Are discriminatory laws, like big financial institutions, Too Big to Fail? After the statements of Supreme Court justices during yesterday's hearing on California Proposition 8, this is the single biggest unanswered -- and still unasked -- question in the fight for equal rights.
To appreciate how that single radical jurisprudential theory of Too Big to Fail connects issues as disparate as financial regulation and same-sex marriage, remember that the last few weeks has seen America's normally opaque government for the first time articulate that theory in public. As you may recall, the attorney general, the assistant attorney general and President Obama's nominee to head the Securities and Exchange have all admitted that prosecutors take into account external factors (macroeconomic effects, shareholder losses, etc.) when deciding whether to charge lawbreaking financial institutions with serious crimes.
If this seems like a radical and corrupt notion, that's because it is. The reason the statue of Justice wears a blindfold is because justice is supposed to be blind to anything other than lawbreaking. It is not supposed to take into account any other factors like potential economic consequences or political tumult because once those factors begin predetermining actions of the justice system, that system by definition loses its impartiality.
Yet as evidenced by Supreme Court justices' comments yesterday, external factors are exactly what are being considered not merely in bank prosecutions, but also in one of the biggest civil rights fights in modern history: the case that asks the court to decide whether state same-sex marriage bans violate the equal protection clause of the U.S. Constitution.
To detect which particular external factors seem to be at work in this battle, first note that during Tuesday's Supreme Court hearing on same-sex marriage, "justices said they were wary of ruling broadly in a way that would make gay marriage legal nationwide," according to the Los Angeles Times.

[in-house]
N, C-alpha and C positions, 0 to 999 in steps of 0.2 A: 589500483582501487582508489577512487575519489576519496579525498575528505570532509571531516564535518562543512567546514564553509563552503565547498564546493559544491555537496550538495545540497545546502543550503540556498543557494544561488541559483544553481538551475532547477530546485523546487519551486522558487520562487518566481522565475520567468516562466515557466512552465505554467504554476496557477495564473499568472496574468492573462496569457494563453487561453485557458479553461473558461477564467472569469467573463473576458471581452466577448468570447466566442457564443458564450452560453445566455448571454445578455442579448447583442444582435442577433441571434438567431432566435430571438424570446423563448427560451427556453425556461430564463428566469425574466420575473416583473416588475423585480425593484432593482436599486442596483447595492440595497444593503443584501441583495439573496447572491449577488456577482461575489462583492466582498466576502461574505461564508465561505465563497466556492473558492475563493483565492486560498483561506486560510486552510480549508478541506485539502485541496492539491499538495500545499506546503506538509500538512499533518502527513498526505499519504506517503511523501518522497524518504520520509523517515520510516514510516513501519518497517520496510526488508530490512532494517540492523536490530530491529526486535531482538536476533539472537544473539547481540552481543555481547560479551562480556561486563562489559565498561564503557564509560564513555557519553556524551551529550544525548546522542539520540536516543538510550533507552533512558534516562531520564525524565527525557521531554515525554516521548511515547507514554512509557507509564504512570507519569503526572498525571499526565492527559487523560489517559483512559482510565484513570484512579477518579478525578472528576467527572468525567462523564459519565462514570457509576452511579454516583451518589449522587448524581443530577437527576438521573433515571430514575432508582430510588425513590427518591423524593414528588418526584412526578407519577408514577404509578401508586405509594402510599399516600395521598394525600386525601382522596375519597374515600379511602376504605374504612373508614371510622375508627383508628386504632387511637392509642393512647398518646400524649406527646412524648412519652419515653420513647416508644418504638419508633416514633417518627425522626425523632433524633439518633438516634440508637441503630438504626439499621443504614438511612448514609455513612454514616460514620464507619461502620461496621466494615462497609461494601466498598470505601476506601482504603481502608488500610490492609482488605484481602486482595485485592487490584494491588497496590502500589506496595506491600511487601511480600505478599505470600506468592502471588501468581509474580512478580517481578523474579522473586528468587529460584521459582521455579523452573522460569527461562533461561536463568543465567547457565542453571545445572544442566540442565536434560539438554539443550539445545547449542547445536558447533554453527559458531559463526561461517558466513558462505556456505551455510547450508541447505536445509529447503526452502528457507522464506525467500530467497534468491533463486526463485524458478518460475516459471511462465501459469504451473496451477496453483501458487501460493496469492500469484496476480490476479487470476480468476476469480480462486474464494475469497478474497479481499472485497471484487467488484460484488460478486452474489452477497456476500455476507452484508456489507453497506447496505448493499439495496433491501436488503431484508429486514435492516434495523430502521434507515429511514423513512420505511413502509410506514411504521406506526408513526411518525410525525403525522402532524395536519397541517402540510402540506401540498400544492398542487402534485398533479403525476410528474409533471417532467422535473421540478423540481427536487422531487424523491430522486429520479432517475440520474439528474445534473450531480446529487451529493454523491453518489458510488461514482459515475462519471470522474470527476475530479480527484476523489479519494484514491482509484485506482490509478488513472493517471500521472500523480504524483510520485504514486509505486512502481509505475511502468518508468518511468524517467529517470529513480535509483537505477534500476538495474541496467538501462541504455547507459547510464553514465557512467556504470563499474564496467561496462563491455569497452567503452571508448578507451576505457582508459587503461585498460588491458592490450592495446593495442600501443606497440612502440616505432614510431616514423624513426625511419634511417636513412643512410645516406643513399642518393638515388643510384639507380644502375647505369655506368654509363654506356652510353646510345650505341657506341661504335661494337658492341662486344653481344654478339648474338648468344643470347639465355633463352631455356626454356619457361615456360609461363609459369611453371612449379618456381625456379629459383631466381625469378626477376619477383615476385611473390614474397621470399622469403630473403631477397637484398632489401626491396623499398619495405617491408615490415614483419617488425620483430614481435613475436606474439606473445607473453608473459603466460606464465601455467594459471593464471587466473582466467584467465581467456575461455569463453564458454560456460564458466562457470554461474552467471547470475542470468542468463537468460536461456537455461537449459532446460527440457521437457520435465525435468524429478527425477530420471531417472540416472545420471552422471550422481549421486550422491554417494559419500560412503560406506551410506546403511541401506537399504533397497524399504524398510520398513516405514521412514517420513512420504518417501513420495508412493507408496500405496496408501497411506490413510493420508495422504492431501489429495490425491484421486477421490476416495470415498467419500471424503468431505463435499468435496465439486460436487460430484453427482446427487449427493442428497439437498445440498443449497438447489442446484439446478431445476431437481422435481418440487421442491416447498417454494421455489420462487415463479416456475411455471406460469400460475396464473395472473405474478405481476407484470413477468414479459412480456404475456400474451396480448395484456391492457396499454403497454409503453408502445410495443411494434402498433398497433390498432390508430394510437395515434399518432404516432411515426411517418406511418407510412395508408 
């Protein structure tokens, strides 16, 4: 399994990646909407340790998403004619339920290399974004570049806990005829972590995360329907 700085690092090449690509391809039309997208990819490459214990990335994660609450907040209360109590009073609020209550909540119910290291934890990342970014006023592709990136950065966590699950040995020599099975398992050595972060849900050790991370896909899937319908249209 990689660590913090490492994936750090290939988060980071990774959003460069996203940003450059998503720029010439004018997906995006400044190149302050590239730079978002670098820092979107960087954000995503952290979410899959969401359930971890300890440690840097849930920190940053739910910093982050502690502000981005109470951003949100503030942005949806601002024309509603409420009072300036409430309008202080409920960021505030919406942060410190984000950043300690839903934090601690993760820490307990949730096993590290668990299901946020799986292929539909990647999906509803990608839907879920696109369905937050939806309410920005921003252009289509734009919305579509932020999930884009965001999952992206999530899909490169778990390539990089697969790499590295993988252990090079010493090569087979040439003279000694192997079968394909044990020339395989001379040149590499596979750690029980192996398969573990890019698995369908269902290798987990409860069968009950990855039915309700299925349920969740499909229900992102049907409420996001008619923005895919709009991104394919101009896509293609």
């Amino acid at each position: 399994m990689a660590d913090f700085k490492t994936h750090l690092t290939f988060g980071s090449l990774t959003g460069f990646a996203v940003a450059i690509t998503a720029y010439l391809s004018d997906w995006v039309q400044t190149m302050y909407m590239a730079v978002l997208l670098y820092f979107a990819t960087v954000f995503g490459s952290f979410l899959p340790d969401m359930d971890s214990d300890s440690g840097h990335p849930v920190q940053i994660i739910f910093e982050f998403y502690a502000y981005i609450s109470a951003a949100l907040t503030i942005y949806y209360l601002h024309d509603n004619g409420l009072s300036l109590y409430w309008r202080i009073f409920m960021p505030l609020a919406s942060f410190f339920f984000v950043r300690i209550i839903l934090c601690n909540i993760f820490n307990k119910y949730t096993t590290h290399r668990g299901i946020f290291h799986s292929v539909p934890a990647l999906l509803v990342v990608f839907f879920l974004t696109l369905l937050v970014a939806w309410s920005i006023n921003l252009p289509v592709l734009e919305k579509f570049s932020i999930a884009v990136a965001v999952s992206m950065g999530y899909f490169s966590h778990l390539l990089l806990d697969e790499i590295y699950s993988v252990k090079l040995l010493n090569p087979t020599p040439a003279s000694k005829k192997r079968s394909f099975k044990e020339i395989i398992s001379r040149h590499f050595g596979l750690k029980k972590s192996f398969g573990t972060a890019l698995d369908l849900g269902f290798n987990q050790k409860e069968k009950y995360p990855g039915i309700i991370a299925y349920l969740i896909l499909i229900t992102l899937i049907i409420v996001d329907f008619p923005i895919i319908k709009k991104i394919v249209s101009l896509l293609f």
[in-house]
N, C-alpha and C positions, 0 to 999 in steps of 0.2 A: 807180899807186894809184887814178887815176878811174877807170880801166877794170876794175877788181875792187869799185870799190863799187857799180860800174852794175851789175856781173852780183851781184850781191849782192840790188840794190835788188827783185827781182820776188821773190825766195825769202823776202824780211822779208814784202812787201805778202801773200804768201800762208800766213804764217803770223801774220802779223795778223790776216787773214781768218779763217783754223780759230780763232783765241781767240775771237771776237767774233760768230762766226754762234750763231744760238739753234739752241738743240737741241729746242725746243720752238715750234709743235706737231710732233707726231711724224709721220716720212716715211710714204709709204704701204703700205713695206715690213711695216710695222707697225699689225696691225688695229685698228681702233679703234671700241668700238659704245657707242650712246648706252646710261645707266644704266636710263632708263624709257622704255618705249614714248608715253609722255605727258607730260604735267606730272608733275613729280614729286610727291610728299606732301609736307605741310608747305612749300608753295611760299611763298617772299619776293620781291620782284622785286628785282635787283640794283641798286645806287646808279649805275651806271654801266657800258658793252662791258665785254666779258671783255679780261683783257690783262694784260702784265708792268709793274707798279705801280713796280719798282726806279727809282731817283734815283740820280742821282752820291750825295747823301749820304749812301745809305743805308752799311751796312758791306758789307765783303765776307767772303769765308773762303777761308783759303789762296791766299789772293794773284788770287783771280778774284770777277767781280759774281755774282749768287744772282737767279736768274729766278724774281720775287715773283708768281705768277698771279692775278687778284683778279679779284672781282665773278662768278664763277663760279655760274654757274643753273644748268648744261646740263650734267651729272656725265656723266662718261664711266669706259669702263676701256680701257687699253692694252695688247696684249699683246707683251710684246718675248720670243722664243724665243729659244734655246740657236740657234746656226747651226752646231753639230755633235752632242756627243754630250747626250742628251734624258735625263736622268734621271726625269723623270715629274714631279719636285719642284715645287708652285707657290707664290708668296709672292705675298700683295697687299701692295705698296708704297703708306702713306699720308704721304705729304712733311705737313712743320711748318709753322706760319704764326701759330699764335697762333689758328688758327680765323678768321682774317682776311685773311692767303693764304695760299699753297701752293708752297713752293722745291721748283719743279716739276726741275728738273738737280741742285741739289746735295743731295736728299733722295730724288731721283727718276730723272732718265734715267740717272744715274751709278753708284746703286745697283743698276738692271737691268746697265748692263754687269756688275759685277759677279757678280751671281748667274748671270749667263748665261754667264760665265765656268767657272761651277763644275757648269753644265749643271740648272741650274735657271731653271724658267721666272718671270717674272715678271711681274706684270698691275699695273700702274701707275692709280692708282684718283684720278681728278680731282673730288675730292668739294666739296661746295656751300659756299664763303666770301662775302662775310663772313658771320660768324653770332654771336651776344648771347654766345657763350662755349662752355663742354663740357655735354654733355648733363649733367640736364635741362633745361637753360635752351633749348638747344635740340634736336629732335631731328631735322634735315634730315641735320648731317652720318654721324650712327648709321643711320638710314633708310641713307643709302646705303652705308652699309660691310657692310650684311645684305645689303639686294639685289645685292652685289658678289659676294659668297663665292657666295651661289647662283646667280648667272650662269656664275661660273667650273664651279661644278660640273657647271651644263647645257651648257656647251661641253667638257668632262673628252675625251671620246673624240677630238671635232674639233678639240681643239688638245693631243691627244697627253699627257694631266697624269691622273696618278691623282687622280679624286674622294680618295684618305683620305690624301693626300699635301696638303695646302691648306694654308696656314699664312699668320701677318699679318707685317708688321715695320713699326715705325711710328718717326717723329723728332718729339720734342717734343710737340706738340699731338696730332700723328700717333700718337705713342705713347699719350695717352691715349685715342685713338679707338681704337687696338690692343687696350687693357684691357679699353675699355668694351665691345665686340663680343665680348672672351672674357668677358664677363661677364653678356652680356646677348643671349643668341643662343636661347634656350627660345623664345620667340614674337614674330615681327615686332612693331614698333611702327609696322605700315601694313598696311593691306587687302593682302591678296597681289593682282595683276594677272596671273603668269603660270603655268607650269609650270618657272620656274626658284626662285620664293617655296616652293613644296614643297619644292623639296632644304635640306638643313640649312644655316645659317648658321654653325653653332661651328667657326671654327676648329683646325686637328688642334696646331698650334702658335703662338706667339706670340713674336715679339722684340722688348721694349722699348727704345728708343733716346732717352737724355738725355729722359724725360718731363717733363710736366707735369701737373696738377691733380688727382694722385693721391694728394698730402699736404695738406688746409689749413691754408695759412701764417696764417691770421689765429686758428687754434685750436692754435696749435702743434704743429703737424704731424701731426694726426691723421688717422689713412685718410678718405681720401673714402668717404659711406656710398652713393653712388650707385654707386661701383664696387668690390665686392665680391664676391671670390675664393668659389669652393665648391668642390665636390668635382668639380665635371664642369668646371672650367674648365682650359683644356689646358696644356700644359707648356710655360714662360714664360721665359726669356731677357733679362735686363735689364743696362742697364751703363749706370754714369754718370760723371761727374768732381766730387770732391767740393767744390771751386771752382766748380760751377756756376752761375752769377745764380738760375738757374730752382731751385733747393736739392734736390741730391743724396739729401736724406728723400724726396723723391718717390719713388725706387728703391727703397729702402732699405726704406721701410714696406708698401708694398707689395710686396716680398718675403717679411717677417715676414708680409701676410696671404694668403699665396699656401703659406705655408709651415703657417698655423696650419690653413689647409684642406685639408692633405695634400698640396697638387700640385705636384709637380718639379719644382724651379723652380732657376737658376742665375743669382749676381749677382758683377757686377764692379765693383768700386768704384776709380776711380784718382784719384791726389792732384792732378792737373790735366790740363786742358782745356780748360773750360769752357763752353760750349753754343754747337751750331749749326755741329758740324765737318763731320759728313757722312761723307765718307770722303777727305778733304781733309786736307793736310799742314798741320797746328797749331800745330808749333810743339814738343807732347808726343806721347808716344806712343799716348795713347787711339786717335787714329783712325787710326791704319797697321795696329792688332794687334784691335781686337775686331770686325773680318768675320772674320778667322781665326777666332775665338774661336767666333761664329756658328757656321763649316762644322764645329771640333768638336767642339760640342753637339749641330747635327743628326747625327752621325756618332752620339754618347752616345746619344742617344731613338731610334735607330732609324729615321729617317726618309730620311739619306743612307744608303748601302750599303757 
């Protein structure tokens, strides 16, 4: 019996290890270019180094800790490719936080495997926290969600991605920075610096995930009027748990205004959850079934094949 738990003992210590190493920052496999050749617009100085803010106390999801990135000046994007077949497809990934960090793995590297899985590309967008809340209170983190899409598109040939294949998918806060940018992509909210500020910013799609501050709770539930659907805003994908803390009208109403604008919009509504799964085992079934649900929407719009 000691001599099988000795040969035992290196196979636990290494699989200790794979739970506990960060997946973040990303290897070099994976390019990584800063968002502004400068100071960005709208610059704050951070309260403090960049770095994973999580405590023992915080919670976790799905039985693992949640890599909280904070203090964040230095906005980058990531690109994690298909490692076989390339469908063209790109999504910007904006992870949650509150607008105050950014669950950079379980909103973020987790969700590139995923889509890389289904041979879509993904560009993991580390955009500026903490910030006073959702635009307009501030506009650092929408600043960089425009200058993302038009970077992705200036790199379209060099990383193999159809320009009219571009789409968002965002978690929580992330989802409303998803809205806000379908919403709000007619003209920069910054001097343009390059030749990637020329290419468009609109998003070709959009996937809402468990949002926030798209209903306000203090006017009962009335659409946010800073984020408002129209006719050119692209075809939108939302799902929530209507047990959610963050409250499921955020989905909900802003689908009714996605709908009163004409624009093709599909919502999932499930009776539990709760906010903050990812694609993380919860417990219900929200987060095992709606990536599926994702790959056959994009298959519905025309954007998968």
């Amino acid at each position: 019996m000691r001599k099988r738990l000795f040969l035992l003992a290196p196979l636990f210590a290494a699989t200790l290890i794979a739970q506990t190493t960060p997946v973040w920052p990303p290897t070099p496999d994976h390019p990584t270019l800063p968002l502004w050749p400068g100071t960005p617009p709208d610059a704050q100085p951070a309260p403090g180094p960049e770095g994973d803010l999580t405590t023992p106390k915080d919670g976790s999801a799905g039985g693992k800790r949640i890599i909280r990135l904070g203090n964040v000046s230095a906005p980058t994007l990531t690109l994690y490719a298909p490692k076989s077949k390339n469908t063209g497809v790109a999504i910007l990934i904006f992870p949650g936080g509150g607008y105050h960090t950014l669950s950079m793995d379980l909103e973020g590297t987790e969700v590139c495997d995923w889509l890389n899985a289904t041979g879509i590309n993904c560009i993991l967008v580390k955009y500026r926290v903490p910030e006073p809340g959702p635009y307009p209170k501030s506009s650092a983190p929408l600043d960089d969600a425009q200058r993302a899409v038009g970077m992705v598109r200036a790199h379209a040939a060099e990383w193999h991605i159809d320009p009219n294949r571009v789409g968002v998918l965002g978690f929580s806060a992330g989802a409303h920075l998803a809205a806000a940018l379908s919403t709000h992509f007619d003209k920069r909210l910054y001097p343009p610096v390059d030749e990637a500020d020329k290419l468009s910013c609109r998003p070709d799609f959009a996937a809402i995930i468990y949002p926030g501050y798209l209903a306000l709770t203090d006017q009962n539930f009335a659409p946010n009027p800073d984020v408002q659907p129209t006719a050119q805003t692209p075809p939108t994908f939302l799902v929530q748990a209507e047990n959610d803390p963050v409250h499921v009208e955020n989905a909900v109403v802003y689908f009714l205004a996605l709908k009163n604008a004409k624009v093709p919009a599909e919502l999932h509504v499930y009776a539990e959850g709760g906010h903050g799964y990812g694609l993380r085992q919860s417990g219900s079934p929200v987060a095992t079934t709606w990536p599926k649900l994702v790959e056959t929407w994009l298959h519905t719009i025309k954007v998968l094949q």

Some, like Justice Anthony Kennedy, seemed so afraid of a "broad" ruling that they floated the cowardly idea of backing the court out of having to rule at all. Others, like Justice Sonia Sotomayor, suggested it is too soon for the court to rule on gay marriage. As proof, she noted that "we let racial segregation perk for 50 years from 1898 to 1954" and only then did courts get involved. Both seemed to be echoing earlier sentiments from Justice Ruth Bader Ginsburg who said of another civil rights issue, a woman's right to choose, that the court's Roe v. Wade ruling "moved too far, too fast."
In the abortion case, the New York Times says Ginsburg believes this because "the broad ruling in the abortion case froze activity in state legislatures, created venomous polarization and damaged the authority of the court." Likewise, now, the New York Times says judges fear a broad ruling on the constitutionality of same-sex marriage bans could create a similar culture war. Likewise, the New York Times says judges today fear a broad ruling on the constitutionality of same-sex marriage bans could create a similar culture war.
This is precisely where the dangerous notion of Too Big to Fail creeps in.
It seems the justices and most of the court speculation is far more concerned with external factors -- in this case, the possible future (and thus, unknowable) political fallout from potential rulings -- than with simply evaluating same-sex marriage laws and ruling on their constitutionality. Put another way, the justices seem to be suggesting that the political passions attached to same-sex marriage bans may make those bans Too Big to Fail (or, at least too big for the court to overturn). And worse, it seems that many of those justices may be trying to shape a ruling based not on questions of constitutionality alone, but on their individual subjective perception of what the fallout from a ruling is most likely to be.